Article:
One added benefit of FPU is increased awareness of how subtly each of us can be drawn into financially-questionable circumstances. Throughout the course, participants have been tracking the number of unsolicited credit offers they have received – and rejected. The total, over an 11-week period? “Over $3.8 million, and that doesn't even include four participants who do not get any offers for additional credit,” says Phil. “It isn't hard to see how people quickly find themselves in hot water if we aren't equipped to recognize financial dangers.”

FPU covers multiple topics including: budgeting, saving for college, retirement, investing, insurance, dumping debt, buyer strategies, buying a home, and others. The average FPU graduate realizes a reduction in debt of $5,300 and and increase in savings of $2,700 in the first 90 days.

The next 13-week session is being offered at St. Joan of Arc beginning on January 24th. An informational orientation session (including a brief video presentation) for anyone interested in learning more about FPU will be held after every Mass the weekend of January 7th and 8th. Those interested in participating will have an opportunity to sign up for the class.

If you cannot attend one of the orientation meetings but would like to be a member of the second class of FPU, contact Phil or Wende Westhoff.

“The Dave Ramsey Show” can be heard locally on Logansport radio AM 1230, from 9:00 to noon.

(You can have your name removed from unsolicited credit offers and other junk mail by visiting: www.dmaconsumers.org/consumerassistance.html or call 1-888-567-8688.)

Stewardship as Grace

Grace is the constant outpouring of God's unconditional love. Stewardship is to be a source of grace in our lives because it constantly reminds us and challenges us. It reminds us that God never stops giving: everything we have, all that we are, even our very justification comes not from our own works, our own goodness, or our own merits, but rather everything we have comes from God as a free gift.

The Catechism says this: “Grace is a participation in the life of God. It introduces us into the intimacy of Trinitarian life.” It is in this context that we should look upon the concept of Christian Stewardship, not as a “gimmick” to get people to do more and give more, but as a means of more fully participating in the life of God.

But just as in other forms that God's Grace takes on, the grace offered to us through Christian Stewardship requires our free response to the free gift offered. God has placed in each of us a longing for truth and goodness that only He can satisfy, and that longing is filled through the free grace given us in various areas of our lives. This longing is sometimes referred to as the “God-shaped hole” in our lives.

The grace of Christian Stewardship is aimed square and true at the heart of the “God-shaped hole” in many of our lives. How often do we – such modern, sophisticated, and self-sufficient people – find ourselves worried, distressed, or overcome by problems of finances, priorities, time, and ability? The grace of stewardship is offered to counteract these “modern” concerns, and yet it isn't forced upon us in some legalistic manner. It is offered to us freely, requiring only our free consent to flow in our lives.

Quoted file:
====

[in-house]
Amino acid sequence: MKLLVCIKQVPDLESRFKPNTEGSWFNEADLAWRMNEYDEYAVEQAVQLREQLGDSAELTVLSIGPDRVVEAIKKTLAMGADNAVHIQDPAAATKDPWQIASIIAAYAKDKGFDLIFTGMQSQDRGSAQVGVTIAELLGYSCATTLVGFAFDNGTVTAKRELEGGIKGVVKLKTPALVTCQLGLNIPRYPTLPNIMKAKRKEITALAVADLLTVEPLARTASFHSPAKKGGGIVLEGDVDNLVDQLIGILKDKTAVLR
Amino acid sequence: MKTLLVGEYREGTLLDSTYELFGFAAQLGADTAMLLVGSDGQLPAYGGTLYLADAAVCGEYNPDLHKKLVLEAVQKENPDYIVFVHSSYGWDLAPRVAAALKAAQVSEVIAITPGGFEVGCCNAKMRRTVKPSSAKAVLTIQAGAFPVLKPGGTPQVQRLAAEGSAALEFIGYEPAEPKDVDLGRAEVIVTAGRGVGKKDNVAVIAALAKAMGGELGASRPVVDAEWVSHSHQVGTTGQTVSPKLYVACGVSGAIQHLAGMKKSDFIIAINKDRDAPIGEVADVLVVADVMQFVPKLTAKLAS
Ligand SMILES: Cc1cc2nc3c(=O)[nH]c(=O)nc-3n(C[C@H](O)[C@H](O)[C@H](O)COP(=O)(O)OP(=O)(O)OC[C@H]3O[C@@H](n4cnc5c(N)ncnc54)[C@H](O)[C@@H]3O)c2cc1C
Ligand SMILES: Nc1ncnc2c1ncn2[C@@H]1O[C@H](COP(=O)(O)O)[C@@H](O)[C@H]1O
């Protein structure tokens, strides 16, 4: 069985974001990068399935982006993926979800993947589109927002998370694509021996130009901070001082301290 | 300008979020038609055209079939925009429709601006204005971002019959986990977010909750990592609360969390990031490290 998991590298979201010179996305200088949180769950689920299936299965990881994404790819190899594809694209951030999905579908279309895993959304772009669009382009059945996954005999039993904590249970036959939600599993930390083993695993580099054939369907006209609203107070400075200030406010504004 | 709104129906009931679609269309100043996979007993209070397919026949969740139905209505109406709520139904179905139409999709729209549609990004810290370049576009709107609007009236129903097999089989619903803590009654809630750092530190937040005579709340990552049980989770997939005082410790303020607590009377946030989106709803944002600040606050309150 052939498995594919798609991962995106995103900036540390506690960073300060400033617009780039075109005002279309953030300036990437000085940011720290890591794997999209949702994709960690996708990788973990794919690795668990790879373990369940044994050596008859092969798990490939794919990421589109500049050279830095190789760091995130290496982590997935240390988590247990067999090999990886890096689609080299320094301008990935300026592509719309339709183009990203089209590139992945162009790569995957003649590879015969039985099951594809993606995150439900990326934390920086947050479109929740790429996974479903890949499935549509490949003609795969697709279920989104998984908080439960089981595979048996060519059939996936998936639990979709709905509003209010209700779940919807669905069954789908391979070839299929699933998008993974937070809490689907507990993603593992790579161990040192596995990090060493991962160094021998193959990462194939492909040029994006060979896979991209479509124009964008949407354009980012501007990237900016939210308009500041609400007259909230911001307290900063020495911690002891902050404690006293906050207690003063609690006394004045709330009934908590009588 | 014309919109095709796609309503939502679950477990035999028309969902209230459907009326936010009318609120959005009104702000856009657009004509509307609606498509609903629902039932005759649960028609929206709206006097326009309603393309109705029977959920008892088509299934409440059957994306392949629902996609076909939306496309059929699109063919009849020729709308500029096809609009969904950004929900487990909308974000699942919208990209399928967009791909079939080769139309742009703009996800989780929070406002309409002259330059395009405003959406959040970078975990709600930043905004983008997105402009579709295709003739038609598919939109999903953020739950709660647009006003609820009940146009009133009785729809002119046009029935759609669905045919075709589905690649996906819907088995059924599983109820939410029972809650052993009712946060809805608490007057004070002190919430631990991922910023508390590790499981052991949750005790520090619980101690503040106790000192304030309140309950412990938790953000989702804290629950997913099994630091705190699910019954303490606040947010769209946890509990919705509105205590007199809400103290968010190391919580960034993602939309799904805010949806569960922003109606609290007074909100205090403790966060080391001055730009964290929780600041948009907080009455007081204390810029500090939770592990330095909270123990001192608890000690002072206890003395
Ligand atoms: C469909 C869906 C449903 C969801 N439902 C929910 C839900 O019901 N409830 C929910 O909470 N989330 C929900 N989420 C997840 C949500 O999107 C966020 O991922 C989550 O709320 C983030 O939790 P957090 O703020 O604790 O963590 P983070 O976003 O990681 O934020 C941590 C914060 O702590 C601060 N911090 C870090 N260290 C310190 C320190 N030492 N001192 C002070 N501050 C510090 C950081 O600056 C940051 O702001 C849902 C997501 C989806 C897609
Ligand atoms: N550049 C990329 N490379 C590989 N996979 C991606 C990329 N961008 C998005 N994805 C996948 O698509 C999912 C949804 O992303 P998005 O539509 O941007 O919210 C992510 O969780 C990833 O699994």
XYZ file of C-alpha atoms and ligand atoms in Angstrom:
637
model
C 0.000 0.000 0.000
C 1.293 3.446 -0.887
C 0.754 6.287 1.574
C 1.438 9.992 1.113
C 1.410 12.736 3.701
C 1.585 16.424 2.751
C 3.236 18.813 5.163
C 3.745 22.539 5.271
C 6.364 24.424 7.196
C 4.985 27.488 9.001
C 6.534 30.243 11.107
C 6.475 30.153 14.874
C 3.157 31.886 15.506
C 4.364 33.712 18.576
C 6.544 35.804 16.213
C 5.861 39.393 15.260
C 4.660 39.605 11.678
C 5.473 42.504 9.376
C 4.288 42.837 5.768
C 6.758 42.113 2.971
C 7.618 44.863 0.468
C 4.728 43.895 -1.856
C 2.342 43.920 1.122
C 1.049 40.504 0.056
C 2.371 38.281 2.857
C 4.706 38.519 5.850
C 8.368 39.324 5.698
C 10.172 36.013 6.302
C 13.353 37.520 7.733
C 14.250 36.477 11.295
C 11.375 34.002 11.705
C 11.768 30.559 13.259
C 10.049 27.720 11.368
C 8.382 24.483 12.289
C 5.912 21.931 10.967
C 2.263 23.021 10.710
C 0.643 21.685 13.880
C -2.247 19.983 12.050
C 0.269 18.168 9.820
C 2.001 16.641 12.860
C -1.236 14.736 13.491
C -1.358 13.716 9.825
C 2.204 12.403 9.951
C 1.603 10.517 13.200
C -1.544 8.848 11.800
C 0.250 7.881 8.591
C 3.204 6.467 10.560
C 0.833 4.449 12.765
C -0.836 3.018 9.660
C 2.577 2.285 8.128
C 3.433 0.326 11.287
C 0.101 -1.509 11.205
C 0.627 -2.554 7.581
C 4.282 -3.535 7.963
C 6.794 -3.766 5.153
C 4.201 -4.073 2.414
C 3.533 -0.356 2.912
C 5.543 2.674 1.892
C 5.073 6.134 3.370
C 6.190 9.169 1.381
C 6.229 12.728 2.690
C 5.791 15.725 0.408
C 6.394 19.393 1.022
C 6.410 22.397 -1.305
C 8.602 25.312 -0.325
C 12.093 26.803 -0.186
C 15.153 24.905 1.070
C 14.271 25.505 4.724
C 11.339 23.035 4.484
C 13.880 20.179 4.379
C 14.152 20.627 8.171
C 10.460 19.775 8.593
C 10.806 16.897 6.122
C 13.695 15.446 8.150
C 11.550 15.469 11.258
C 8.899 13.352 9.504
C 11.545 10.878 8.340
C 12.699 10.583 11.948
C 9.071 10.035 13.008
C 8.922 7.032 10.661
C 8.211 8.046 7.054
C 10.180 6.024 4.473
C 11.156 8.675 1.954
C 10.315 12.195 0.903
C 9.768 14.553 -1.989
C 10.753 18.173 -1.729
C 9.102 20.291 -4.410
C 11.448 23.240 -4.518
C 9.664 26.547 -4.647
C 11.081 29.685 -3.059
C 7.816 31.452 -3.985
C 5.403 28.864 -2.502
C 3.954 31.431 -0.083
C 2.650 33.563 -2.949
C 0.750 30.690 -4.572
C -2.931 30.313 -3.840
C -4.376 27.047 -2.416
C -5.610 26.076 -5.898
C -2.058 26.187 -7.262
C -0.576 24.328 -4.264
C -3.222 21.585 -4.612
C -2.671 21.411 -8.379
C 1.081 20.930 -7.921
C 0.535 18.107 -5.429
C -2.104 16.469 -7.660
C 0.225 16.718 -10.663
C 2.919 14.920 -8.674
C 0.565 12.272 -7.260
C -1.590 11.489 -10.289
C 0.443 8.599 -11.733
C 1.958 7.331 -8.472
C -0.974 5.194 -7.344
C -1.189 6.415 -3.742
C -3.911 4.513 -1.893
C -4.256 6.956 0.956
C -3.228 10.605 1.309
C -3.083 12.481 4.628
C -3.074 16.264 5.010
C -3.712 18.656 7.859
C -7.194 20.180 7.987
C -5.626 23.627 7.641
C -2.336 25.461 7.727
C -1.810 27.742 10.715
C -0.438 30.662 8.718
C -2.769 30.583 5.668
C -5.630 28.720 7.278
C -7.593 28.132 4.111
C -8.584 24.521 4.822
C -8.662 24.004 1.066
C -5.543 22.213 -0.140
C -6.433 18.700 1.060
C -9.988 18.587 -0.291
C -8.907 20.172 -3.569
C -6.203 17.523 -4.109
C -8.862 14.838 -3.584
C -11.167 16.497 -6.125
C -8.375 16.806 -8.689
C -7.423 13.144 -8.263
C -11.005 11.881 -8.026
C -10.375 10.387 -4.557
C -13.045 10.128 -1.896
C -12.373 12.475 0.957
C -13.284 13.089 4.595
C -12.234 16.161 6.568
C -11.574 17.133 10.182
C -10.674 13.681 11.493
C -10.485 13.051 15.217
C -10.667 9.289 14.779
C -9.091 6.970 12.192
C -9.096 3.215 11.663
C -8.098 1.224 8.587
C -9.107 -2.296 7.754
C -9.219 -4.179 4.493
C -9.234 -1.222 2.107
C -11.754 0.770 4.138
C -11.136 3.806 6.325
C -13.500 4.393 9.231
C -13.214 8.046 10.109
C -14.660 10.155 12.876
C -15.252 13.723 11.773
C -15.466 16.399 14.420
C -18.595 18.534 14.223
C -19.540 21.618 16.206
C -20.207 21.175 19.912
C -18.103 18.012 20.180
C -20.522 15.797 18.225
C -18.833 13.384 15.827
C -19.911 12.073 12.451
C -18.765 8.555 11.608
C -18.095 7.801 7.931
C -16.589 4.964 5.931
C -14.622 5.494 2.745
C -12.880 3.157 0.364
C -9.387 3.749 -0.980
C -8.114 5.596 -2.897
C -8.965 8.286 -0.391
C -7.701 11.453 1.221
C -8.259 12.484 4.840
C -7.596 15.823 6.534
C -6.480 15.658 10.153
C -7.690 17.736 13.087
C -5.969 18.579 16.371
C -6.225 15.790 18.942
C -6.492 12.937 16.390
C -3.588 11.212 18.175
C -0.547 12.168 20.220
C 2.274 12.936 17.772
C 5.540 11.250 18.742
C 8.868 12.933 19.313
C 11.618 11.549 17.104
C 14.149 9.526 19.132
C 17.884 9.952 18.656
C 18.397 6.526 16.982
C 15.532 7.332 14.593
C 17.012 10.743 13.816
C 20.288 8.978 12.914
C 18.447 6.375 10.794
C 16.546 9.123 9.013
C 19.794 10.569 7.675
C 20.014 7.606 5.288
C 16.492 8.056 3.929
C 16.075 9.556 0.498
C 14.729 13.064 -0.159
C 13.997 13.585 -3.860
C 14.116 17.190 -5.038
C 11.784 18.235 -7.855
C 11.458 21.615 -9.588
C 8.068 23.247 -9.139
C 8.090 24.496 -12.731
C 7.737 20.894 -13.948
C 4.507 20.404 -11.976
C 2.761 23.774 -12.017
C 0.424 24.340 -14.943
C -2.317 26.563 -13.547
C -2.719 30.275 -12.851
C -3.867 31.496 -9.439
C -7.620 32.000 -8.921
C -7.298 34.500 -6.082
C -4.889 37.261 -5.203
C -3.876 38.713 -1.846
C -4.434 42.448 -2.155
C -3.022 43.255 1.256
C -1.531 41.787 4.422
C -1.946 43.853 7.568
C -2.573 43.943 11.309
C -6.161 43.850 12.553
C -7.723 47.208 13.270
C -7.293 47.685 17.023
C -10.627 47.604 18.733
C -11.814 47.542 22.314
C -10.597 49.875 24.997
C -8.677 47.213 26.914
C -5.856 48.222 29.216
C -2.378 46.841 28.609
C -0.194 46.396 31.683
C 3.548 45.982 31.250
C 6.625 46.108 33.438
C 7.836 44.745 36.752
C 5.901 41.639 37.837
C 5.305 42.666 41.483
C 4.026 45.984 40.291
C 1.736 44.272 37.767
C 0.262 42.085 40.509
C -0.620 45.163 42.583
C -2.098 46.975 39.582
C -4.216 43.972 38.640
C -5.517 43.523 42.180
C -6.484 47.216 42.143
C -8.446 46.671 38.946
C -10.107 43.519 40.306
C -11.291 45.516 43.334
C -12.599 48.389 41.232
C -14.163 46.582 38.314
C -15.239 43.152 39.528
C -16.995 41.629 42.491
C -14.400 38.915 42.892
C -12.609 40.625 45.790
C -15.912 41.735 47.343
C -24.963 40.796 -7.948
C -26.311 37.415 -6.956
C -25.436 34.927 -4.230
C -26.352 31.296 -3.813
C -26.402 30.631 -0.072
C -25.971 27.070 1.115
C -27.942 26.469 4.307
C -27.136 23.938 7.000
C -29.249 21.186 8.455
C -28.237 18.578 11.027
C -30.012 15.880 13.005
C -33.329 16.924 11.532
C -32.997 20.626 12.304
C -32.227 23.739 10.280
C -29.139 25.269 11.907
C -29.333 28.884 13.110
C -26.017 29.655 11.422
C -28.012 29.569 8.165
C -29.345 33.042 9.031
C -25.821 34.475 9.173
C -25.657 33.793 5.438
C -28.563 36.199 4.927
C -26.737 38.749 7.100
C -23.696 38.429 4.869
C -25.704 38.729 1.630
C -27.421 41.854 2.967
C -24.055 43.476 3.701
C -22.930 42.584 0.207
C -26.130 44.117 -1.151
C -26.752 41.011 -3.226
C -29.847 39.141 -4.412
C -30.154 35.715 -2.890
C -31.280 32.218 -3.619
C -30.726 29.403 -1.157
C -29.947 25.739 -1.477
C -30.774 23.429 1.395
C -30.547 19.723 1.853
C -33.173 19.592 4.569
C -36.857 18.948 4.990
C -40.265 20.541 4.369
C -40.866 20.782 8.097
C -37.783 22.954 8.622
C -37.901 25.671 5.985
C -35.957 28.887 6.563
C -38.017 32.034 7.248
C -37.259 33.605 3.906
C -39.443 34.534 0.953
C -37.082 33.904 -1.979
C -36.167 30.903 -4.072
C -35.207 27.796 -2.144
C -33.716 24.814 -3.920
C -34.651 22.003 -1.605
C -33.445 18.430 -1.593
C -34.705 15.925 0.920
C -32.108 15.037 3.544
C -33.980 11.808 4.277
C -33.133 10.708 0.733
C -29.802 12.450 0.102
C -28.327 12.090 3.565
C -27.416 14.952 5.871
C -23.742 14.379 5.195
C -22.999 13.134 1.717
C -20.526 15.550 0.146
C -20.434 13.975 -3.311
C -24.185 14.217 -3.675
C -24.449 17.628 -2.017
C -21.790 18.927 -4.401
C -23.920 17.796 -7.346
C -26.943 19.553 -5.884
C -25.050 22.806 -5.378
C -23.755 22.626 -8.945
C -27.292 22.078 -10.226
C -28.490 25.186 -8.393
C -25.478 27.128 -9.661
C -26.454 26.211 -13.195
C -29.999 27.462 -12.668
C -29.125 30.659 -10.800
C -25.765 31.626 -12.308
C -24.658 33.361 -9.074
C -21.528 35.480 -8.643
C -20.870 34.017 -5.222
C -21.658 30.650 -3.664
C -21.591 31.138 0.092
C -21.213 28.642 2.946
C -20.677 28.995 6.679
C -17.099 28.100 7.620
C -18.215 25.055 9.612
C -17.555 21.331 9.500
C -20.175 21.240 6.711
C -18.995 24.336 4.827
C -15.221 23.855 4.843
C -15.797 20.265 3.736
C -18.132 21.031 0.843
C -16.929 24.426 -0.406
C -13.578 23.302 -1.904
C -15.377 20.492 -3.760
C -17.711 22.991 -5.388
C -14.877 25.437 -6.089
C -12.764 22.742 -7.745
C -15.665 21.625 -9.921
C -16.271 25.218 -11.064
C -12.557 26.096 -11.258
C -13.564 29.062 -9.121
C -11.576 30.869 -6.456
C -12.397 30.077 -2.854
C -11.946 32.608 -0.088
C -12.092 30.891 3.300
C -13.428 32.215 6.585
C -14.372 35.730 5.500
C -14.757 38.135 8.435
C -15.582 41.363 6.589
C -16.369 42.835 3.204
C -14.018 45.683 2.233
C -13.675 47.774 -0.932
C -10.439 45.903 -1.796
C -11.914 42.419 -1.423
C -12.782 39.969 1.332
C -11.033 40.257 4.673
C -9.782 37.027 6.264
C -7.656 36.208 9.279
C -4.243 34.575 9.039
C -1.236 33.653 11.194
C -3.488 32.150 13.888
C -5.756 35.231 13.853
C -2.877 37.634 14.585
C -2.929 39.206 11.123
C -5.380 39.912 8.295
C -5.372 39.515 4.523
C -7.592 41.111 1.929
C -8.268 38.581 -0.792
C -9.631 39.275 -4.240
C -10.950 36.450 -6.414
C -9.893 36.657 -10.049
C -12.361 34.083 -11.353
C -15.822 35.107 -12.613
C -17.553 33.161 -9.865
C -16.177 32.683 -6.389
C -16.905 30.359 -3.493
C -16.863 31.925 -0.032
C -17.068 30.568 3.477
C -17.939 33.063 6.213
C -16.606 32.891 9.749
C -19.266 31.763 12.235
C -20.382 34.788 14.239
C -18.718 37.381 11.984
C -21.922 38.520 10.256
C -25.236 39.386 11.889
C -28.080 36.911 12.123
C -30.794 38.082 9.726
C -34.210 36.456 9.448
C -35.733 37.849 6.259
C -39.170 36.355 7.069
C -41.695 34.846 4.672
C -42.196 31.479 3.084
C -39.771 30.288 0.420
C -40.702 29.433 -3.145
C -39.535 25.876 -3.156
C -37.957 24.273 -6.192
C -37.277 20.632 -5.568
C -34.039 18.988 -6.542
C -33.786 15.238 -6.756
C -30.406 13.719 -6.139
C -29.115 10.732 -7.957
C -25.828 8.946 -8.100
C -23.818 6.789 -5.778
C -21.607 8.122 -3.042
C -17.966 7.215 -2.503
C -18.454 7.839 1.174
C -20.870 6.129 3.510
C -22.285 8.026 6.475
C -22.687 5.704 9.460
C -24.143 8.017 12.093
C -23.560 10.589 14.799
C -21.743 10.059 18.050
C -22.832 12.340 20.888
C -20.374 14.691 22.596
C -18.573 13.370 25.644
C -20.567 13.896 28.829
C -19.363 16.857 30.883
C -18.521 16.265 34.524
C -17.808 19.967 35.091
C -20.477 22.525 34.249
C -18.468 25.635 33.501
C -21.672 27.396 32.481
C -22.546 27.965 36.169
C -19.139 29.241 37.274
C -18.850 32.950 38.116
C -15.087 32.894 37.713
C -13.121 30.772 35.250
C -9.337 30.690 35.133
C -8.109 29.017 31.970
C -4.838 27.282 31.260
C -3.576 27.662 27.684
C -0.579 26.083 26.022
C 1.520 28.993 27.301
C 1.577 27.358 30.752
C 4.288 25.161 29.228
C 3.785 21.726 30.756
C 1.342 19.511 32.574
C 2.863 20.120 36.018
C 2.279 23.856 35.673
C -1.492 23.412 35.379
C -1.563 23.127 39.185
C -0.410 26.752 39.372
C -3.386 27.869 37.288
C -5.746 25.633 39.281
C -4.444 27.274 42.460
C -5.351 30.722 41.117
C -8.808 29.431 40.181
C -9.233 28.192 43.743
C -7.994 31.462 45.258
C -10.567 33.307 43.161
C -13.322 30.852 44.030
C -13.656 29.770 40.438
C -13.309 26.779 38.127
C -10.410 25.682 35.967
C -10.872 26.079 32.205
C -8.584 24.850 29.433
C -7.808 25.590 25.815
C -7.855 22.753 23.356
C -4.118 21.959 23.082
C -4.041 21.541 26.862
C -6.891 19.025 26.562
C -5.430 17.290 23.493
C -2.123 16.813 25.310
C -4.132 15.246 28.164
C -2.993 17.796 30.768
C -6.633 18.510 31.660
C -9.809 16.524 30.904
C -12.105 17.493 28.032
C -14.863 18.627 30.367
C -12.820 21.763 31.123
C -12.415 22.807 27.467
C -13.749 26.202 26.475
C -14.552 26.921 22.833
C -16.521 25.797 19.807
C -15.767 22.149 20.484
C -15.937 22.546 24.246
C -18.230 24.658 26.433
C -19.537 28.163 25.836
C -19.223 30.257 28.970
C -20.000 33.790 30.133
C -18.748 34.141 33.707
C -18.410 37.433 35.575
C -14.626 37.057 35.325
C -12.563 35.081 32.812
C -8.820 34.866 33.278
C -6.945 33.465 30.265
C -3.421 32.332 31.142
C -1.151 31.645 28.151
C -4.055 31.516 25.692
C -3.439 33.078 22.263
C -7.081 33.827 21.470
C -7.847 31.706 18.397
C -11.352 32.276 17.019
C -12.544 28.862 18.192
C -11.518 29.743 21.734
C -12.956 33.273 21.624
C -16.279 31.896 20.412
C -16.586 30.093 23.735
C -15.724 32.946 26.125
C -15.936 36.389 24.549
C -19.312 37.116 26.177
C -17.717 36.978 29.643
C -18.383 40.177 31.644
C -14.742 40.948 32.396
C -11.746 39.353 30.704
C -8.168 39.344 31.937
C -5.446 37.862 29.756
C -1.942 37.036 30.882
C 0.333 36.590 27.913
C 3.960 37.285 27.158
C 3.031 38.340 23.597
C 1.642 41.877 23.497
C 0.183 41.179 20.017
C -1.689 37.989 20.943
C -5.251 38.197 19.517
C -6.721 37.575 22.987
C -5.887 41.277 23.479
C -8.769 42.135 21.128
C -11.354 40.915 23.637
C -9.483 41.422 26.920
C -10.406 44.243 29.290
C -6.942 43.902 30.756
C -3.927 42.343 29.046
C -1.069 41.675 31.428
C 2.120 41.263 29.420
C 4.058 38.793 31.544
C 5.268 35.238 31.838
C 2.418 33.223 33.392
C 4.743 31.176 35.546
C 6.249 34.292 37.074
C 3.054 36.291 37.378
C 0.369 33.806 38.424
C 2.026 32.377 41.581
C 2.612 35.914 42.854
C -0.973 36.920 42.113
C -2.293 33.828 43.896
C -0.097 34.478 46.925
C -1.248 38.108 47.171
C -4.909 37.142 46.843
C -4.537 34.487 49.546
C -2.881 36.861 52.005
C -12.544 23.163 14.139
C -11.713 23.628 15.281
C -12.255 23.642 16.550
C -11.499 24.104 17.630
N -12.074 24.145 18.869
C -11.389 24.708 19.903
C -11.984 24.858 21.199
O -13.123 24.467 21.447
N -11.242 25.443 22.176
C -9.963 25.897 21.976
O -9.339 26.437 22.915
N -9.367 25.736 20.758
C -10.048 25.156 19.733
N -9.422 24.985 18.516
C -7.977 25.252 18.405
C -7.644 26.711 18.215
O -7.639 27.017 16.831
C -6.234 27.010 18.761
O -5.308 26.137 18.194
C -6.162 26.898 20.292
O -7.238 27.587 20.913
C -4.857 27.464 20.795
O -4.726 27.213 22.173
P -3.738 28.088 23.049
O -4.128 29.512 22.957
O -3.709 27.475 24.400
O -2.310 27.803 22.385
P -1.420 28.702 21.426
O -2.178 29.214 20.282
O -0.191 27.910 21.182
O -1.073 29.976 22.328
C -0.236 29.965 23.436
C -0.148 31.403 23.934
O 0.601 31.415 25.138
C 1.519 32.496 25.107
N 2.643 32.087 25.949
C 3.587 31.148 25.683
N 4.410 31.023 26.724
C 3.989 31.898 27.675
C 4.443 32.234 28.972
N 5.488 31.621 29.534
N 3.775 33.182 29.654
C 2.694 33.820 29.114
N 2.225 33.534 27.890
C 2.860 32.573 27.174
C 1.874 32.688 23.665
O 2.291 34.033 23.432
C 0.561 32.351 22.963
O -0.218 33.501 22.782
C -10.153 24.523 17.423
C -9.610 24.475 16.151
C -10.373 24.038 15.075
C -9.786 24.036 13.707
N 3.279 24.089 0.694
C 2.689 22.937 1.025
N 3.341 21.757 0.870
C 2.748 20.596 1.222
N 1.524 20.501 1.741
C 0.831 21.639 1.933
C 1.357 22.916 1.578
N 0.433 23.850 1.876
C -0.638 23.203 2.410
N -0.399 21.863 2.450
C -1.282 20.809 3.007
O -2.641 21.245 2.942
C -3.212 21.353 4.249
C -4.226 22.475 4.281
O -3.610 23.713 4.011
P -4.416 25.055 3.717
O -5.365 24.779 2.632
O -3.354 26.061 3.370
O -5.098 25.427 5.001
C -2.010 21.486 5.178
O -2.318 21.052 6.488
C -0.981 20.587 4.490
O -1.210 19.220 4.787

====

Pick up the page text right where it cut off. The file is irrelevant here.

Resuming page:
Stewardship as a grace challenges us to let go of our false notions that we are somehow in control of our own lives, our skills, our talents, our material possessions, even our health. Stewardship is an attitude of recognition of our total dependence on God, and an acknowledgment that we are only caretakers of what belongs to God. All of God's gifts are good, and as caretakers of His gifts, we are called to use them responsibly, use them for His greater glory, and share them generously with others. And since God never stops giving, our opportunity – our responsibility – to reciprocate by giving back to God and by sharing with others never ends. This is why we are to offer back to God our time, our talents, and our treasure.

How does stewardship become a grace? It helps us develop a lifestyle that acknowledges God's Divinity and Sovereignty. It helps us reduce undue anxiety over our finances, our material possessions, and our circumstances. It helps us develop a lifestyle of sharing which allows us to participate in the extension of God's Grace to others. It allows us to face the truth that what we are – and what we have – is not ours, but belongs completely to God. It attacks our sinful pride at its source, and replaces that pride with gratitude and thankfulness toward God.

Stewardship is not a gimmick or program. It is a way of life. It is our free consent to the ordering of our lives which God has instituted for our conversion.

Sunday, March 26, 2006

Facility Stewardship

One of the aspects of stewardship which is often discussed is our responsibility to maintain and protect the resources we have been given, by God, for the work of the Church.

As a paid staff member, I have a duty to my job, as well as the normal responsibilities of a parishioner, when it comes to managing and utilizing the resources or our spiritual home. Members of the ministerial staff – both ordained and lay, paid and volunteer – work to be accountable and responsible to the best interests of our parish. In every action, we are called to balance the immediate needs of individuals with the long-term needs of the parish at large. That is true of how we manage the finances of the parish, as well as the physical resources we are blessed with.